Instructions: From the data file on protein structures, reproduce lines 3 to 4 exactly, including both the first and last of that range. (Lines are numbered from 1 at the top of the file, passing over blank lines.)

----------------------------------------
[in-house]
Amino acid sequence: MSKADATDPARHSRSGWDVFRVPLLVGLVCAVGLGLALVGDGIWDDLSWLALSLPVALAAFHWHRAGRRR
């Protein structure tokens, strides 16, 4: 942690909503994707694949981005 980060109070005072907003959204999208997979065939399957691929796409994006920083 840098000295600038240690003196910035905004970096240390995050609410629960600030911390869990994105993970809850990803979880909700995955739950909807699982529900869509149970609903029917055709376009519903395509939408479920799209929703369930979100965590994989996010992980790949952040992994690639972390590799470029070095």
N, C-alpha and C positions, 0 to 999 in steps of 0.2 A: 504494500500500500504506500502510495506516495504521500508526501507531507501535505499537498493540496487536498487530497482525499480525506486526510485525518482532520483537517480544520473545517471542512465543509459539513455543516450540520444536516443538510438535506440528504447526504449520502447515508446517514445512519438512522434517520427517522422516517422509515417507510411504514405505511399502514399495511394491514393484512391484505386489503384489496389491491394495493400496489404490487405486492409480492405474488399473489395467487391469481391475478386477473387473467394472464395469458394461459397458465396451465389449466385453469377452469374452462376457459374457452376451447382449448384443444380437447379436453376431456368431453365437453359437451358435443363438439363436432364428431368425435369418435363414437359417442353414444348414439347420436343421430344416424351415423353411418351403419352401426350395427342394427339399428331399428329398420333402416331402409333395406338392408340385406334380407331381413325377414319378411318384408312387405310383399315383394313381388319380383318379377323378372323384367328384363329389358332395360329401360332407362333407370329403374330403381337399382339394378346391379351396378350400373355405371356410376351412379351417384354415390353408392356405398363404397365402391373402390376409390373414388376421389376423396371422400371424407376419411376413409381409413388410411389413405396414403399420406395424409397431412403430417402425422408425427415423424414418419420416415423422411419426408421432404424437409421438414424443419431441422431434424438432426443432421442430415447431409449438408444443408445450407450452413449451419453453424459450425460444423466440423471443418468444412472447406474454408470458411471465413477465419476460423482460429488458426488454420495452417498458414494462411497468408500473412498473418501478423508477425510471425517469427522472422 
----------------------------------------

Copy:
């Protein structure tokens, strides 16, 4: 942690909503994707694949981005 980060109070005072907003959204999208997979065939399957691929796409994006920083 840098000295600038240690003196910035905004970096240390995050609410629960600030911390869990994105993970809850990803979880909700995955739950909807699982529900869509149970609903029917055709376009519903395509939408479920799209929703369930979100965590994989996010992980790949952040992994690639972390590799470029070095």
N, C-alpha and C positions, 0 to 999 in steps of 0.2 A: 504494500500500500504506500502510495506516495504521500508526501507531507501535505499537498493540496487536498487530497482525499480525506486526510485525518482532520483537517480544520473545517471542512465543509459539513455543516450540520444536516443538510438535506440528504447526504449520502447515508446517514445512519438512522434517520427517522422516517422509515417507510411504514405505511399502514399495511394491514393484512391484505386489503384489496389491491394495493400496489404490487405486492409480492405474488399473489395467487391469481391475478386477473387473467394472464395469458394461459397458465396451465389449466385453469377452469374452462376457459374457452376451447382449448384443444380437447379436453376431456368431453365437453359437451358435443363438439363436432364428431368425435369418435363414437359417442353414444348414439347420436343421430344416424351415423353411418351403419352401426350395427342394427339399428331399428329398420333402416331402409333395406338392408340385406334380407331381413325377414319378411318384408312387405310383399315383394313381388319380383318379377323378372323384367328384363329389358332395360329401360332407362333407370329403374330403381337399382339394378346391379351396378350400373355405371356410376351412379351417384354415390353408392356405398363404397365402391373402390376409390373414388376421389376423396371422400371424407376419411376413409381409413388410411389413405396414403399420406395424409397431412403430417402425422408425427415423424414418419420416415423422411419426408421432404424437409421438414424443419431441422431434424438432426443432421442430415447431409449438408444443408445450407450452413449451419453453424459450425460444423466440423471443418468444412472447406474454408470458411471465413477465419476460423482460429488458426488454420495452417498458414494462411497468408500473412498473418501478423508477425510471425517469427522472422 